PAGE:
Montessori Activity Review: Magnifying Lens

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Montessori Activity Review: Magnifying Lens

Being a Montessori mom, I have always wanted to encourage my son’s curiosity and inquisitiveness. Anyone with a five-year old child would agree that at this age everything starts with a question. So, when I started getting lots of questions about what everything around us was made up of, I wanted to create activities at home that would help him explore the fine structure and texture of articles around him.

Many of the new activities I’ve recently come up with involve a magnifying lens. It is a simple, inexpensive tool that is appropriate for a five year old that provides an almost endless stream of opportunities to learn about the world we inhabit.

When I evaluated magnifying lenses to buy, I realized that there were many different models that were priced reasonably. Some of them were handheld, while the others were attached to a stand that is placed on a table for observation.

I chose the Carson Magnifying Lens because a table-top model would allow my son, Vikram, to sit and observe articles carefully. It can, however, be used as a hand-held device as well because it is light-weight – an important feature that allows us to take the magnifying lens almost anywhere we can think of.

The day our magnifying lens arrived, Vikram began asking questions about it immediately: he wanted to know how it works and what it does. So, I explained how scientists use tools such as magnifying lenses and microscopes to learn about the internal structure of the objects and organisms around us. He easily grasped the idea that everything is made of smaller particles and even compared it to Legos and building blocks.

Collecting the Samples

I asked him to grab something to observe under the magnifying lens. He ran into the backyard and got some leaves and grass. I helped him place the samples on a glass slide and look at them through the lens.

We talked about the edges of the leaves as well as their veins. We also discussed about various parts of a plant, their structure and function. I gave him other examples and told him how everything in nature has specific shape and size, based on its role and function.

I left the magnifying lens on the table so that my son could explore it in his own way, whenever he wanted to. Throughout the day, he kept bringing everything from toys, pebbles and wood chips to spoons and forks for observing them under the magnifying lens. He also tried to look at his hands and feet through the lens.

I asked him to explain the main features of every sample in his own words. The initial descriptions consisted of only few words. I helped with some lead questions. As the day progressed, he started talking about the shape, texture, edges, size and colors of each article. He loved the fact that he could adjust the lens by himself. An enlarged image of his favorite toys was very exciting to him.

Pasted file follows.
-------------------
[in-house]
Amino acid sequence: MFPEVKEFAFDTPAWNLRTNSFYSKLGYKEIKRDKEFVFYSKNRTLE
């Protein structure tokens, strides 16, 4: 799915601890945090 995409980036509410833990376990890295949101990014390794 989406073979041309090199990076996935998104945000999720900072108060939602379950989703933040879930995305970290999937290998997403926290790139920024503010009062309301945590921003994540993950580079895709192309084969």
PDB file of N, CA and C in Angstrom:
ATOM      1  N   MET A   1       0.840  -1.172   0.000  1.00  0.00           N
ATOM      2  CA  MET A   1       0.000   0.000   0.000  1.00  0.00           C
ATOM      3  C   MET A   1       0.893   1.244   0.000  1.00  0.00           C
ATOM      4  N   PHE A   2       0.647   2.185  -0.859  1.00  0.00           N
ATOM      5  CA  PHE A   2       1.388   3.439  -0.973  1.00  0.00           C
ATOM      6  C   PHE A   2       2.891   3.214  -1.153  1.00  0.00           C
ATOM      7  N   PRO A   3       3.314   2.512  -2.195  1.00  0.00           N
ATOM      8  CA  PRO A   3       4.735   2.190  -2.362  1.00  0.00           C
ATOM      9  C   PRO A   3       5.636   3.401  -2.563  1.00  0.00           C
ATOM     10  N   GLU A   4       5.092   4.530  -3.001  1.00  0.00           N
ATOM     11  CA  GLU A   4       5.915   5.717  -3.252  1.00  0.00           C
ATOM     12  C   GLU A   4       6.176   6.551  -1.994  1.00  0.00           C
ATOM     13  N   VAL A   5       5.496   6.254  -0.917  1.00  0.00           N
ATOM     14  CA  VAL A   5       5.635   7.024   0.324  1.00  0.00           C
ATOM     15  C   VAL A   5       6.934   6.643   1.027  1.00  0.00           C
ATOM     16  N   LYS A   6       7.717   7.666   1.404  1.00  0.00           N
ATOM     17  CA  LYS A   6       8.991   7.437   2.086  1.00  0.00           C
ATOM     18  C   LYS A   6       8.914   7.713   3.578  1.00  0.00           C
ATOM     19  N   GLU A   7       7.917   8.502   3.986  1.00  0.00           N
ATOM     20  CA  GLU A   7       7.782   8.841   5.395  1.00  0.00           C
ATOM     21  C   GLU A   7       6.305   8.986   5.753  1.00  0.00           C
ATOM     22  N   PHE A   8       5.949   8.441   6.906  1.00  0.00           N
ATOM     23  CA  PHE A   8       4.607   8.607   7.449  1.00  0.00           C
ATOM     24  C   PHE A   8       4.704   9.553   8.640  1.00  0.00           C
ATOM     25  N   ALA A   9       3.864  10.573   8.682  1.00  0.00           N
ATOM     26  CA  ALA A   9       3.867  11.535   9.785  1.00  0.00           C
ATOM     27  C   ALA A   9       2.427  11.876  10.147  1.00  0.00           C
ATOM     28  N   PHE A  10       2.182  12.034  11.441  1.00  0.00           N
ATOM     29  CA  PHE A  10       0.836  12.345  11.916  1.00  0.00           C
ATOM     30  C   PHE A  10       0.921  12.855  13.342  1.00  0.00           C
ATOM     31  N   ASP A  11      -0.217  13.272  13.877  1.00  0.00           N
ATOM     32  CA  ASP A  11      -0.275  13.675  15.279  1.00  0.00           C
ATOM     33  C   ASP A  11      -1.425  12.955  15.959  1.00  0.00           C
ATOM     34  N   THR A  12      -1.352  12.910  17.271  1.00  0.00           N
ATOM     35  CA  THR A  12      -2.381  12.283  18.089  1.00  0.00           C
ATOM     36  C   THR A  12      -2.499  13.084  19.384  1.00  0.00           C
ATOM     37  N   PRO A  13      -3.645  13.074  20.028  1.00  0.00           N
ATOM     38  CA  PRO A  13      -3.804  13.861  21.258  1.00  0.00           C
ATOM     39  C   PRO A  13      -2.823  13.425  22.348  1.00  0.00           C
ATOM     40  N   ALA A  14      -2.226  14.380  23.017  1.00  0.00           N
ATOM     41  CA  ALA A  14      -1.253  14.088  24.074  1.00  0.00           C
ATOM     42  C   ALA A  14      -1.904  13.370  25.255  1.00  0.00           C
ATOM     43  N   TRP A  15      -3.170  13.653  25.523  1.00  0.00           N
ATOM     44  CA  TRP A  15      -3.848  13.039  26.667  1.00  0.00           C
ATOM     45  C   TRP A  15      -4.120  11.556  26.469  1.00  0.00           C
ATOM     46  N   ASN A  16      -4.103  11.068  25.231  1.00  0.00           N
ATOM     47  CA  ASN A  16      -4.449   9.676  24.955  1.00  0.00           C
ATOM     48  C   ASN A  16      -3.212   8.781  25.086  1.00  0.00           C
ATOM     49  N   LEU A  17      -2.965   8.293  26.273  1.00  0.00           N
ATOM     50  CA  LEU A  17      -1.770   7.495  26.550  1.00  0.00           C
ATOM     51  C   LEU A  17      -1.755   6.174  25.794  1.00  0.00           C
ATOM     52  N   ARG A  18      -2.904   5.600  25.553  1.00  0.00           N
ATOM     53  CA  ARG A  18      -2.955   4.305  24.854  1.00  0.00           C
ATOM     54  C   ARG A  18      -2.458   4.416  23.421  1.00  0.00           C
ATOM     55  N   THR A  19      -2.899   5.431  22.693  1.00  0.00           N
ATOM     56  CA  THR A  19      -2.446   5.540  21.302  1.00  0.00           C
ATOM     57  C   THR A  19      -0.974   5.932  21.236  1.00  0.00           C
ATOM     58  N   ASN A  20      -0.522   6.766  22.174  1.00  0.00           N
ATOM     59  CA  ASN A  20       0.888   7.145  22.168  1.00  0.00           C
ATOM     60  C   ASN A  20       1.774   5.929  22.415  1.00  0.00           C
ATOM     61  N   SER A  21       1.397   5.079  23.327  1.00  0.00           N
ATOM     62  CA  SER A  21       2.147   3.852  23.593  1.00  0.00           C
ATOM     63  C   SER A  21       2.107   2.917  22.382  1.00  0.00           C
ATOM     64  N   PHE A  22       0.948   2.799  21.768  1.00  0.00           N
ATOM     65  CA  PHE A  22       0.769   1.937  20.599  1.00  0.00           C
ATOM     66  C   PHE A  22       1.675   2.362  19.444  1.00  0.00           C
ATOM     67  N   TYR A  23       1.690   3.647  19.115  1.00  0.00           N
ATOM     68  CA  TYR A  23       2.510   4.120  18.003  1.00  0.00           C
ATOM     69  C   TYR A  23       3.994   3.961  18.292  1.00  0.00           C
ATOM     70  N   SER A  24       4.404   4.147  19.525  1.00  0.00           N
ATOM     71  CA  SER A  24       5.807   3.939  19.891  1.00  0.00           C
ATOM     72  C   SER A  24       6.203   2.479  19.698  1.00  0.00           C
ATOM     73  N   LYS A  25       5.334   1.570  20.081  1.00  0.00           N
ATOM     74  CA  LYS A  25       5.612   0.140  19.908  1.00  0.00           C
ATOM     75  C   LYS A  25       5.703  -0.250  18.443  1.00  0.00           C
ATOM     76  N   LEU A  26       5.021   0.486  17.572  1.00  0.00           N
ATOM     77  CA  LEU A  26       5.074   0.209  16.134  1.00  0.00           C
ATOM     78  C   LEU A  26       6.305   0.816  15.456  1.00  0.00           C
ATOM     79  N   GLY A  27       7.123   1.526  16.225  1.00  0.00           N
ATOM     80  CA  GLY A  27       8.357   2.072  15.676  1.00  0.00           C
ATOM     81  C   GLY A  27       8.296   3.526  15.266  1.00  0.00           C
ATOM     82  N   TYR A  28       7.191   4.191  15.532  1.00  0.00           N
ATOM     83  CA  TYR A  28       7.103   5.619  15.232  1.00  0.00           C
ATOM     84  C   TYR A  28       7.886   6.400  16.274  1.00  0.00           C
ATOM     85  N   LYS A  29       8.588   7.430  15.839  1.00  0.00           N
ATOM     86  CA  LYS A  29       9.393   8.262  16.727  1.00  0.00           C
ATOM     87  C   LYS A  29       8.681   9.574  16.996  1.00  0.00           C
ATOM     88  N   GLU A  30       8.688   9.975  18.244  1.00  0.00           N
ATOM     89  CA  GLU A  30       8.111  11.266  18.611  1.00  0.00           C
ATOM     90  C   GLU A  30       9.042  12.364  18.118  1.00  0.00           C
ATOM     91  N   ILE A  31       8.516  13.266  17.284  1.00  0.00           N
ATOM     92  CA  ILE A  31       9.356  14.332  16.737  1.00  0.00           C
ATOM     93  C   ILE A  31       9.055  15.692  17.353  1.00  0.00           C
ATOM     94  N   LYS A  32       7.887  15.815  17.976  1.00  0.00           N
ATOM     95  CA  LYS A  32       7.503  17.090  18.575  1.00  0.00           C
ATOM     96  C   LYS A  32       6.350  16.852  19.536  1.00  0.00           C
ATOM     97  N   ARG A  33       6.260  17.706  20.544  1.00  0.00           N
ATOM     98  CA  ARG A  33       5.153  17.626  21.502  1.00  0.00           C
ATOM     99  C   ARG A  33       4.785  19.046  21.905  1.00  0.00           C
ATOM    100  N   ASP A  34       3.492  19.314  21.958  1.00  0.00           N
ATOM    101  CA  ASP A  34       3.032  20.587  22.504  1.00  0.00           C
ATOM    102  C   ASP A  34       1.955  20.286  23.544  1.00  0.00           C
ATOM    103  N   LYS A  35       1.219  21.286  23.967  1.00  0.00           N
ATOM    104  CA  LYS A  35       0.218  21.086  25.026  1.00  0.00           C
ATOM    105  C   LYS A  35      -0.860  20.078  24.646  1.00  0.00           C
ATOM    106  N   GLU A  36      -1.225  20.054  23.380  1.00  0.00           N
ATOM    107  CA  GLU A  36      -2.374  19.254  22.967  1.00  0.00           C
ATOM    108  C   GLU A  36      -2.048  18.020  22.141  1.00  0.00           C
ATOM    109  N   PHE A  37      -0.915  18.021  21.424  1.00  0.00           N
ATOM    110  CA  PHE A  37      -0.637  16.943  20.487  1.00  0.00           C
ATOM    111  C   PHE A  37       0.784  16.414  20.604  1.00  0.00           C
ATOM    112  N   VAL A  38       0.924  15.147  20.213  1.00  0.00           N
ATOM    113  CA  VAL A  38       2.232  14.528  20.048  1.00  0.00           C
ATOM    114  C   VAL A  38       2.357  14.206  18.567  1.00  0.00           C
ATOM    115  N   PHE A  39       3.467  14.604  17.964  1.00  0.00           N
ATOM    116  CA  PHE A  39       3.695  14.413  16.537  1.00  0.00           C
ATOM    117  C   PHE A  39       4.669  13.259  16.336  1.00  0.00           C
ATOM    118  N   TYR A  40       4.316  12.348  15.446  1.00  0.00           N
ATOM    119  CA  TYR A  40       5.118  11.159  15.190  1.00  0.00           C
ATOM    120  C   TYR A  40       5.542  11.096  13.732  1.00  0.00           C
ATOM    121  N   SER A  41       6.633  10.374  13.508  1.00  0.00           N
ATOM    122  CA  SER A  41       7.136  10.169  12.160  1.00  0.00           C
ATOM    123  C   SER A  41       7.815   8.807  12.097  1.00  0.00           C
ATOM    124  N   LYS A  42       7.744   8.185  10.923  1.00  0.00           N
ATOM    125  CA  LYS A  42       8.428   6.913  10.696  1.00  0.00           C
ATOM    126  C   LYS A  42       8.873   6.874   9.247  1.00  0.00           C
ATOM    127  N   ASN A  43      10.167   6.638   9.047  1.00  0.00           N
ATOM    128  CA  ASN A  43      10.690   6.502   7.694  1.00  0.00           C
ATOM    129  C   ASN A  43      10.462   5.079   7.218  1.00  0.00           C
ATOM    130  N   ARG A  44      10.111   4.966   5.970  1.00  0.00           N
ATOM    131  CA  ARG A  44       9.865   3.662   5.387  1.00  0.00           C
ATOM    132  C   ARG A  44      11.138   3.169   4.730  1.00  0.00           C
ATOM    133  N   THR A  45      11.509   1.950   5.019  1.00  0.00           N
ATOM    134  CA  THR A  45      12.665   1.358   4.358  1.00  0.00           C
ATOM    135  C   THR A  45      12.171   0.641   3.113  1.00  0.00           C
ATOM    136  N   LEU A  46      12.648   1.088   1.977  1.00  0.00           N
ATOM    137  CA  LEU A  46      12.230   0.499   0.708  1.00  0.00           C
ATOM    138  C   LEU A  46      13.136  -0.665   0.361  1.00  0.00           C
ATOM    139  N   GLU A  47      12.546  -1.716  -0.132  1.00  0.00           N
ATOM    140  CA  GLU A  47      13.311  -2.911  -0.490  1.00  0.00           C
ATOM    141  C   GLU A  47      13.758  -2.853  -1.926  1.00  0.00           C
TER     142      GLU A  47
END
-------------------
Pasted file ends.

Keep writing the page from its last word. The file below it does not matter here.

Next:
When my husband got back from work, Vikram was very excited to share his new “experiment” with him. He tried to imitate me and explained everything to his dad just the way I had done to him.

On the Trail

The portability of the lens makes it great for learning on-the-go. Over the weekend, we took the magnifying lens and went for a short hike.

Vikram was holding it all the time and trying to observe small bugs, leaves, flowers and other samples through it. Instead of running on the trail, he was trying to observe everything around him. It was more educative when compared to a regular hike.

Hands-on Experience

A magnifying lens is an easy and interesting way to introduce the basic scientific principles of experimentation and observation to a young child. It gives children hand-on experience that is more comprehensive than just reading about them from a book. This activity encourages them follow their natural curiosity about the world by exploring and asking questions. It also encourages them to find answers to their questions by themselves, an essential skill as they grow up and begin to face challenges on their own. (Read more about the Montessori method.)

Magnifying Lens

Magnifying lenses are available at several stores. Mine, the Carson Magnifying Lens, is finely crafted in light-weight metal with a big, glass lens. Its stand can be adjusted according to the height of your child, and a built-in light improves visibility of certain samples, especially when the outside light is dim.

Shamala

About Shamala


Shamala is a big believer of the Montessori system and has a five year old son in kindergarten at a Montessori school in California. She is also a freelance writer with more than five years of experience in web content writing.

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